In previous years, Human Rights Watch has submitted to the Commission detailed accounts of the Uzbek government’s persecution of those who practice Islam outside of government-controlled institutions. We fully support the Commissions finding, published in its March 2002 report that the crackdown against independent Islam has resulted in the arrests of thousands and torture of many prisoners. We also agree with your finding that Uzbekistan’s security concerns are not legitimately addressed through religious persecution of independent Muslims. Regrettably, Uzbek policy and practices have not changed in this regard. Throughout the past year, the Uzbek government has continued to arbitrarily detain, torture and persecute those who practice Islam outside of government-controlled institutions. Those convicted in prior years continue to suffer the compounded effects of religious persecution as they serve out their lengthy prison terms. Minority religions also continue to face grave difficulties in organizing and observing their religion.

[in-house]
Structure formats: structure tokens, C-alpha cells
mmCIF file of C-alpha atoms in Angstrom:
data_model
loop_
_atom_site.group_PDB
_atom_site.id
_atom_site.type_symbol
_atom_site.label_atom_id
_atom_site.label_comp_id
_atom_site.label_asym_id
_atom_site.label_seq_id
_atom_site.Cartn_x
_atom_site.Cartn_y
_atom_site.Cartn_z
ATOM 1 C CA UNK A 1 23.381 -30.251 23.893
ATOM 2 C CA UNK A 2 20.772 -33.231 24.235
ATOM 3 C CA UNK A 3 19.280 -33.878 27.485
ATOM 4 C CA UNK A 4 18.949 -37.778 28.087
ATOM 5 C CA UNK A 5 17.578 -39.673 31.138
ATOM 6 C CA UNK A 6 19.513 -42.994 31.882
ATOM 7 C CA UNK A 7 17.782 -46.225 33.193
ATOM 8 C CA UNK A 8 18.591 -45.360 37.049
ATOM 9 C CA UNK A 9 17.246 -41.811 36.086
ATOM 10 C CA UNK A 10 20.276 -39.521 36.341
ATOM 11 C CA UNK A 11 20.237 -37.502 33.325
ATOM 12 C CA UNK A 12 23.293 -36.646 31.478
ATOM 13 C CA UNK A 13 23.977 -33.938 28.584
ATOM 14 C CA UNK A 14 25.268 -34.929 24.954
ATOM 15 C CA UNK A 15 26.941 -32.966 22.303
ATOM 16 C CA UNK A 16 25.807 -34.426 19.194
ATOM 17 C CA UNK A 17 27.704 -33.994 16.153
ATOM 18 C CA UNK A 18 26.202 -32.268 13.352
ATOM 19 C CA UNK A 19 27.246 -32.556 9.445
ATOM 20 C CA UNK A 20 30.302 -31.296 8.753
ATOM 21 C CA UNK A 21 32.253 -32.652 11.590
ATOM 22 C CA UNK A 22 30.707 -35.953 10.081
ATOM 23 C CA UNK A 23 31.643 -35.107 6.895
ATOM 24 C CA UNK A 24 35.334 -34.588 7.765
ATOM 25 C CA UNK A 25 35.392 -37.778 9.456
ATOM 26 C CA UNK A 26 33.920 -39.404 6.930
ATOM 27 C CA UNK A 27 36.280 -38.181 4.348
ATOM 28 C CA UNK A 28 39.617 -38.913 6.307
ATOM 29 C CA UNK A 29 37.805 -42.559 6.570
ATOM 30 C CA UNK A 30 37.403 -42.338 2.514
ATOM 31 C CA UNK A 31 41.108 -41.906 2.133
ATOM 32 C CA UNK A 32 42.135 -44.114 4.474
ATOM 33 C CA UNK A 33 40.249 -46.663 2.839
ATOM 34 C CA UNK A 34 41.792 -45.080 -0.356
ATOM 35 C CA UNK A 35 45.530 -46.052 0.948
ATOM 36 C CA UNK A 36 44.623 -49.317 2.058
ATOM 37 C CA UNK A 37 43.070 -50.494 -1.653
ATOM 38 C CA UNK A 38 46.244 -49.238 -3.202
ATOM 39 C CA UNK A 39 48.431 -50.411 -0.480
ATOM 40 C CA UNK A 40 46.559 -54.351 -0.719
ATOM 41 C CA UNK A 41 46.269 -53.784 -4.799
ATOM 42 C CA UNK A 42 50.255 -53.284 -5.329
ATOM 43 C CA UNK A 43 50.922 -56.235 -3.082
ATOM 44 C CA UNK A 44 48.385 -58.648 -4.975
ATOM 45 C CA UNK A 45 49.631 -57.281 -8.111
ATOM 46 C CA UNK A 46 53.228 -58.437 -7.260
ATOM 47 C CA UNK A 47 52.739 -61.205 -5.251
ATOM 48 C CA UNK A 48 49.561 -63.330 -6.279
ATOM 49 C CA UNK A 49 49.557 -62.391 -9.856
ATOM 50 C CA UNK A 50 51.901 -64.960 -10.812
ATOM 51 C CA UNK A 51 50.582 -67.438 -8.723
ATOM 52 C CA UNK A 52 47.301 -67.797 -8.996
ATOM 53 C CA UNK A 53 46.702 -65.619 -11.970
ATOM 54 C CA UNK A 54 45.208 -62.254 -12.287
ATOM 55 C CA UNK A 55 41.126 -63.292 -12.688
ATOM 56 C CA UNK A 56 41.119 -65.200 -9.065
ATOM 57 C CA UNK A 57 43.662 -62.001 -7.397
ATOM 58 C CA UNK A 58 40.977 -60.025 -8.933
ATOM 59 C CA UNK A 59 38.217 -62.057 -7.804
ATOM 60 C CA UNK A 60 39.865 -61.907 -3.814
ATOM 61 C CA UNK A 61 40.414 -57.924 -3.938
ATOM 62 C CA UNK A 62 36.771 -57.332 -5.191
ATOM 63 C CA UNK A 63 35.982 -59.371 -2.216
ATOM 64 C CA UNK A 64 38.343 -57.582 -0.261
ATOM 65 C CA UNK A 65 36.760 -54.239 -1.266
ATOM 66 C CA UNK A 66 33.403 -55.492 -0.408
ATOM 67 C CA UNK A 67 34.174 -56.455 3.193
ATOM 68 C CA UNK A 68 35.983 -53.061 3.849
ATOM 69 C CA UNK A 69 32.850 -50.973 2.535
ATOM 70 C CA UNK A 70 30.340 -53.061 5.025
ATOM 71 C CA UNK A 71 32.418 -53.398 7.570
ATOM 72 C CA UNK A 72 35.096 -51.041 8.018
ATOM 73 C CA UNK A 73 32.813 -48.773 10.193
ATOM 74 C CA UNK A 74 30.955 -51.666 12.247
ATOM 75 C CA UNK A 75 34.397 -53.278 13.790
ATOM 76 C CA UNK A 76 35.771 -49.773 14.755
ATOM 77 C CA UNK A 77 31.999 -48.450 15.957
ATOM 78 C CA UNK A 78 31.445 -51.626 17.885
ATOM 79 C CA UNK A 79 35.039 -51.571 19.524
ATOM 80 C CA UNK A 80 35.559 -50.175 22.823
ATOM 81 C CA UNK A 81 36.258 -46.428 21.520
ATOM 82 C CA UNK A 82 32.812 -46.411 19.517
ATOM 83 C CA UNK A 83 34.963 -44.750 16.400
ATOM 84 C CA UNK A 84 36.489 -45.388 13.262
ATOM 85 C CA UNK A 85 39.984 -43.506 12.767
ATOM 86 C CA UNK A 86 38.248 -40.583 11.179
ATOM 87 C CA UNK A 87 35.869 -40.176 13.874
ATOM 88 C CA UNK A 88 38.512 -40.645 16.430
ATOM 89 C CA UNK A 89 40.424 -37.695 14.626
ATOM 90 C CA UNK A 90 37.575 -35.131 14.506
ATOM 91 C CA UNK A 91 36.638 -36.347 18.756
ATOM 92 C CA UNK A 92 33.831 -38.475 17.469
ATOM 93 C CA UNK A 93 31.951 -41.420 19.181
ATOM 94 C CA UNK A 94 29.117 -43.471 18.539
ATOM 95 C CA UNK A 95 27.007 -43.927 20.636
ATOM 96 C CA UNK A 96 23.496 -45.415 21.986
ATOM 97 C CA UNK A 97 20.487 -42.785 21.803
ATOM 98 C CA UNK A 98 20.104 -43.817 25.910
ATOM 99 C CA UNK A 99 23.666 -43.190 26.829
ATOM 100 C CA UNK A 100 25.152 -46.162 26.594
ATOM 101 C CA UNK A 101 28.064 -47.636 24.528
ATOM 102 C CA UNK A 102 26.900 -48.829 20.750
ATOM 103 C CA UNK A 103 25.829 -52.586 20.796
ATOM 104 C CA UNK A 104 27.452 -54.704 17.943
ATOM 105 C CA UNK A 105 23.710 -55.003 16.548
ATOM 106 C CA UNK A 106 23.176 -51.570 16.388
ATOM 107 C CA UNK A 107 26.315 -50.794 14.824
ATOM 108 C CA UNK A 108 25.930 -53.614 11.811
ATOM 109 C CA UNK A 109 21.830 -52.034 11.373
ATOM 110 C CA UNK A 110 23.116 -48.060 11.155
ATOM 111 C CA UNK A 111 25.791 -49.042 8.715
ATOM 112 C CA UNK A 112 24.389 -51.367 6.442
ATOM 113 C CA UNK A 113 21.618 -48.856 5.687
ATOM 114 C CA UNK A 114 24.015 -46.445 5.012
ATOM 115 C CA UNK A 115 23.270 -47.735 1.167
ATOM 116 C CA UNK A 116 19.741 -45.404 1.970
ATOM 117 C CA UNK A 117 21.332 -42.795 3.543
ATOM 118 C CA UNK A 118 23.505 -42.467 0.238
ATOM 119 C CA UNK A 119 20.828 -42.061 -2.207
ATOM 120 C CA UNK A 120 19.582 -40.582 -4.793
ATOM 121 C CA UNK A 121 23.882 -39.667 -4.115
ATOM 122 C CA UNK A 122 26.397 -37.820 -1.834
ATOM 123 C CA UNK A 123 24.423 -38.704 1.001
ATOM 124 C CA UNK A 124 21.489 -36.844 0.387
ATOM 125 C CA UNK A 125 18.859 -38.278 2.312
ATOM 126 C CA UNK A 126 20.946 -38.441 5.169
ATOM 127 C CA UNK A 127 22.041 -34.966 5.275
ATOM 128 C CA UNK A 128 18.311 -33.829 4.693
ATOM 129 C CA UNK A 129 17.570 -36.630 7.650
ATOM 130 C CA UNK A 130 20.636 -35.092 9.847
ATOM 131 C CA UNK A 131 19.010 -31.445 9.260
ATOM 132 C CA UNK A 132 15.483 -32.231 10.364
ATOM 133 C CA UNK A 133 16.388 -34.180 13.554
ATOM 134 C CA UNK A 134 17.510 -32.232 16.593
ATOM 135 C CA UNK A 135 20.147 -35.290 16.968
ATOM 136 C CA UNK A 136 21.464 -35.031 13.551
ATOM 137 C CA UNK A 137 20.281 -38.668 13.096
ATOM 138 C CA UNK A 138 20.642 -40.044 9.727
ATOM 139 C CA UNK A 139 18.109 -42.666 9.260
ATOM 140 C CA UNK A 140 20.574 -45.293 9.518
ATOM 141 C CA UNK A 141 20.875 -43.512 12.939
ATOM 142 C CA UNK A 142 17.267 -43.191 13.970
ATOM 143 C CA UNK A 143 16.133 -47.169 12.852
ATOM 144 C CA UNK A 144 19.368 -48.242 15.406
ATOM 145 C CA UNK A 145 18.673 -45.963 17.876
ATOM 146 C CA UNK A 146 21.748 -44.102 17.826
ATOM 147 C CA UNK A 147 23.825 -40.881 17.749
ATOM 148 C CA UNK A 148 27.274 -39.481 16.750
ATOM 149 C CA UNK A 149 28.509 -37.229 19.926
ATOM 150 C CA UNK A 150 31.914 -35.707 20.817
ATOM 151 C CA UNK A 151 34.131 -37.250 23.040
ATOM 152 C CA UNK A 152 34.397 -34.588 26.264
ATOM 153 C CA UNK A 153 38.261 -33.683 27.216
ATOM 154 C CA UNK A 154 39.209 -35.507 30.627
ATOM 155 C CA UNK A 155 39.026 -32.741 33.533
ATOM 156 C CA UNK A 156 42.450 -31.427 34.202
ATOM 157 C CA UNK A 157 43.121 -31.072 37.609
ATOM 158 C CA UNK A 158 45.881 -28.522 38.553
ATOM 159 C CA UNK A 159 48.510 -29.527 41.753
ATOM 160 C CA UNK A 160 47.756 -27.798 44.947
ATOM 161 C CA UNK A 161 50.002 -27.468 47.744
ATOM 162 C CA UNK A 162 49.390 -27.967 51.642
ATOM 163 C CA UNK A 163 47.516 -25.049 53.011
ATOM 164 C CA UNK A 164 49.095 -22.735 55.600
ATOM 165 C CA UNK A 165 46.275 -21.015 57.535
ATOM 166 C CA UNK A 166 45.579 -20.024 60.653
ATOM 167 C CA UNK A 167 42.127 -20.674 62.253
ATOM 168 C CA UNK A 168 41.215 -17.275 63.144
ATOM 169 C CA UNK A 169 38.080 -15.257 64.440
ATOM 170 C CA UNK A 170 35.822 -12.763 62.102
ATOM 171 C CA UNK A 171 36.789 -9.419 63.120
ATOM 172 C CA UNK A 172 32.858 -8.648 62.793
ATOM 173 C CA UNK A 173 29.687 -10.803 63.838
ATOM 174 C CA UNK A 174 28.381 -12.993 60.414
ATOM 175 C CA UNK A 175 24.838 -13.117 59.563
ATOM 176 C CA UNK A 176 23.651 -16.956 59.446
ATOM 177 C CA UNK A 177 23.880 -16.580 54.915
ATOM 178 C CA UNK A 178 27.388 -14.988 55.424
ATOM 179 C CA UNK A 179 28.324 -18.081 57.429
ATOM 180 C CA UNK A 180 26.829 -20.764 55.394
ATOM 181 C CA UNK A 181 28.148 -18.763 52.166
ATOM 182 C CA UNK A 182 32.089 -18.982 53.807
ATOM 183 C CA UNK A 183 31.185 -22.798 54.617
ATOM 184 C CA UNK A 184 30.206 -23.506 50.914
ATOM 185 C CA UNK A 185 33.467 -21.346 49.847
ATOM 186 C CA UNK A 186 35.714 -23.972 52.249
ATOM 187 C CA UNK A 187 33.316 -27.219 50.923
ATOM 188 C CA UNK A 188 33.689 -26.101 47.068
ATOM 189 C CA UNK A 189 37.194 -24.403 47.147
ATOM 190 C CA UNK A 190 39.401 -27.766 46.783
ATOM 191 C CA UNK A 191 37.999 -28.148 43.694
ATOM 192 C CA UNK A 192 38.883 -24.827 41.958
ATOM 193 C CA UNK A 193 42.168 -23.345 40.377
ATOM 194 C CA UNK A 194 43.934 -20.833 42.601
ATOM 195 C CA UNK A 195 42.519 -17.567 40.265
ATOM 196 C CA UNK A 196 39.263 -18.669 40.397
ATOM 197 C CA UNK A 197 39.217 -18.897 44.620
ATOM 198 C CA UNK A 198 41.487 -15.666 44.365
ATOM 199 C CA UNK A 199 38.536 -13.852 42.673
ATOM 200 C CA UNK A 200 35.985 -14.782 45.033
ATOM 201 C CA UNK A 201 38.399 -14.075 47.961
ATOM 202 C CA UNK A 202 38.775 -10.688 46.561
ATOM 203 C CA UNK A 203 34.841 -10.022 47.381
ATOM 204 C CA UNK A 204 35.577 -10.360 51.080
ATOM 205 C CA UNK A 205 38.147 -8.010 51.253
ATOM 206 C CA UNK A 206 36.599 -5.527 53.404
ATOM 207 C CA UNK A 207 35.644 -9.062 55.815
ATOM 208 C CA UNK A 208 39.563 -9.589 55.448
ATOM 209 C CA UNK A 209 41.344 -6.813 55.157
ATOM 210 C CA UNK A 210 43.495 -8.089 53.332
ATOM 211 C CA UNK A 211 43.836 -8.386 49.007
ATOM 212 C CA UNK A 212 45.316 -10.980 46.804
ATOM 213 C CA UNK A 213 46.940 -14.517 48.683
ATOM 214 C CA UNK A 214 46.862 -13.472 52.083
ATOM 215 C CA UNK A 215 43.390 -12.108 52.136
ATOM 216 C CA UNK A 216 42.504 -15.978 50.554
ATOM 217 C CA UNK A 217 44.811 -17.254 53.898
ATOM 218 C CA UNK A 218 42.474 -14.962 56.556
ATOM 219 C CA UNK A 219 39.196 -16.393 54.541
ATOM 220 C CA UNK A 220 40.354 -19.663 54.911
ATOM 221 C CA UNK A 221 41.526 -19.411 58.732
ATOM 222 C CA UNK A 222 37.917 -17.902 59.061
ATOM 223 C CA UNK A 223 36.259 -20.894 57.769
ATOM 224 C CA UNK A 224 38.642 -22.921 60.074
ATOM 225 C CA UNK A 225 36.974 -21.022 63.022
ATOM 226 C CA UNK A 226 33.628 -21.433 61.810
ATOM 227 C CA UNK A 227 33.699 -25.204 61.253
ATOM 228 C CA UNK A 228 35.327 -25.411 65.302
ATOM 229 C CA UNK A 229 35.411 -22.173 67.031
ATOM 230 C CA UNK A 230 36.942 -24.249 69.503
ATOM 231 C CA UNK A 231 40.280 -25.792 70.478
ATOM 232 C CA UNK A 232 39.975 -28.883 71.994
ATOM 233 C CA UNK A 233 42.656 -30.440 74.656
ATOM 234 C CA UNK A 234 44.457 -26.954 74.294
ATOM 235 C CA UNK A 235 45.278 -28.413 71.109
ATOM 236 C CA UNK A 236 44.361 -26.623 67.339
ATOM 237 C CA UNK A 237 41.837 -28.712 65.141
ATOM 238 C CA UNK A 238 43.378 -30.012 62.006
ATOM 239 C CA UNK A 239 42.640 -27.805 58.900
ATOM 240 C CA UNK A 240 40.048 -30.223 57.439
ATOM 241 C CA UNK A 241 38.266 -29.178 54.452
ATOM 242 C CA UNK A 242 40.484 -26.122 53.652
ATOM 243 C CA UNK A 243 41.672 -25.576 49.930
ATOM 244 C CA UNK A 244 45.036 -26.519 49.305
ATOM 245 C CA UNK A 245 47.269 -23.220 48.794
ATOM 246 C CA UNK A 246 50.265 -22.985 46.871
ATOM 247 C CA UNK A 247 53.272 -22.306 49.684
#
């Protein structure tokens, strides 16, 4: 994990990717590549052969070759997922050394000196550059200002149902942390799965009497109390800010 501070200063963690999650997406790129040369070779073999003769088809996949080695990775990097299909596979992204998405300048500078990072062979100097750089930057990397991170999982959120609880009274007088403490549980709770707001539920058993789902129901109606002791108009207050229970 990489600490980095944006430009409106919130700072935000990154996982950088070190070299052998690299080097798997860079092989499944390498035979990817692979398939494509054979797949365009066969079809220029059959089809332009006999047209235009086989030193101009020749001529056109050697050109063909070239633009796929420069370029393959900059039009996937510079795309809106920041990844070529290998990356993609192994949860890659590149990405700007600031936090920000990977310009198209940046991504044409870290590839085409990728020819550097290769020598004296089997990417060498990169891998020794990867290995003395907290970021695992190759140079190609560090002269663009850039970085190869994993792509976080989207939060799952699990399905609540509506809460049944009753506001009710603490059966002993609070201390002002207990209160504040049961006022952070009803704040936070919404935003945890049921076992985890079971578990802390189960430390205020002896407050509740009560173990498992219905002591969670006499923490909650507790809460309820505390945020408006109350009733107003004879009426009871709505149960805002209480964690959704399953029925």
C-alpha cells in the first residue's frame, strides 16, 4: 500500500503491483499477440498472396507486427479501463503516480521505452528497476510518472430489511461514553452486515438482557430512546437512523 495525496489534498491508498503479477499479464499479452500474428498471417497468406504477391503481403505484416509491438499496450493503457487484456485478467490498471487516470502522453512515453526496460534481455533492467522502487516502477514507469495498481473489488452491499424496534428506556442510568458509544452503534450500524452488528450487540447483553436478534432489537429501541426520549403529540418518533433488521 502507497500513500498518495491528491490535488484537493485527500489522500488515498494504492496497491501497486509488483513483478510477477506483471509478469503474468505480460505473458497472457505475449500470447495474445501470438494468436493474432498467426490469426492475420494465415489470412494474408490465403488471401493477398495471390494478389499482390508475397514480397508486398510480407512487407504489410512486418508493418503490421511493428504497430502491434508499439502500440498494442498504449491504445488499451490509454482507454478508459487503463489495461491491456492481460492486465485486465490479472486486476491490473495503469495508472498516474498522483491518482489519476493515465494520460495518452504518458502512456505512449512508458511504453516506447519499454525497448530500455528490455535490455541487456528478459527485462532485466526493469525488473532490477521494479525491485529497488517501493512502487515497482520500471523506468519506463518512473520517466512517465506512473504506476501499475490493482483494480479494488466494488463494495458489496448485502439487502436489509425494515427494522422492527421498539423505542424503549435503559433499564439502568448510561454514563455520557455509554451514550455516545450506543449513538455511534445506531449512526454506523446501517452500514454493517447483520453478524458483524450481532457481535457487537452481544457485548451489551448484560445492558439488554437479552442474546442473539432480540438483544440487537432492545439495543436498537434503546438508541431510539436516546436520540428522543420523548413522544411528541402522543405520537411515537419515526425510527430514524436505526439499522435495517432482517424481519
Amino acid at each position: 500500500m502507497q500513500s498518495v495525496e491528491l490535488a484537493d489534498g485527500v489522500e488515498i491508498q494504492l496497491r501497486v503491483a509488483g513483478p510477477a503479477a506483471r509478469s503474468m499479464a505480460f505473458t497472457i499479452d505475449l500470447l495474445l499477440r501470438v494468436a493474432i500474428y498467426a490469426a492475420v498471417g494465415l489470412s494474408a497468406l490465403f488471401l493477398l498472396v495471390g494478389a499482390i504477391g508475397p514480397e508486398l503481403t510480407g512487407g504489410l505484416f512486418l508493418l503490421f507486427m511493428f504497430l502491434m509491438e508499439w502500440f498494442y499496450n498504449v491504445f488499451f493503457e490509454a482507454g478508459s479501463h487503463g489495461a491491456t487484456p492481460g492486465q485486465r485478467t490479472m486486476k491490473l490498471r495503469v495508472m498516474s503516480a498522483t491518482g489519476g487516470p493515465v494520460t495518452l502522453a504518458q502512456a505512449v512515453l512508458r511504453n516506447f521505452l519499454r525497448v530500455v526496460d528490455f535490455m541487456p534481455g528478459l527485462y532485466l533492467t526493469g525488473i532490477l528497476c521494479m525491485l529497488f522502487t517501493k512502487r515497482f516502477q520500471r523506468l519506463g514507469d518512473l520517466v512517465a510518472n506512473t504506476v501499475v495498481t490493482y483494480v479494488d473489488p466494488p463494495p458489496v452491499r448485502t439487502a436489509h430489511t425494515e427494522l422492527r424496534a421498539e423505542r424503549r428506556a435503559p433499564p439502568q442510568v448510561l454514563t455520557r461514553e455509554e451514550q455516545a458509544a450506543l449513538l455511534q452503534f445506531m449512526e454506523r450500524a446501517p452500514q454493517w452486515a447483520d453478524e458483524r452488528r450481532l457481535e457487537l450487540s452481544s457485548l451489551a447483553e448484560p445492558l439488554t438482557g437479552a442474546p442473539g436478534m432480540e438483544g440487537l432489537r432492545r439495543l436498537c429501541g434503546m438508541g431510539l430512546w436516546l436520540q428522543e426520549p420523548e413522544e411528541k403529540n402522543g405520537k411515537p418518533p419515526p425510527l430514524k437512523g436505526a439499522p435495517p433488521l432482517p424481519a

In the first six months of 2003, Human Rights Watch’s Tashkent office documented ninety-three convictions or new arrests of Muslims for the peaceful expression of their religious beliefs. From June to August, Human Rights Watch followed seven trials against thirty men and six women, all charged with non-violent offences connected to their practice of Islam outside of government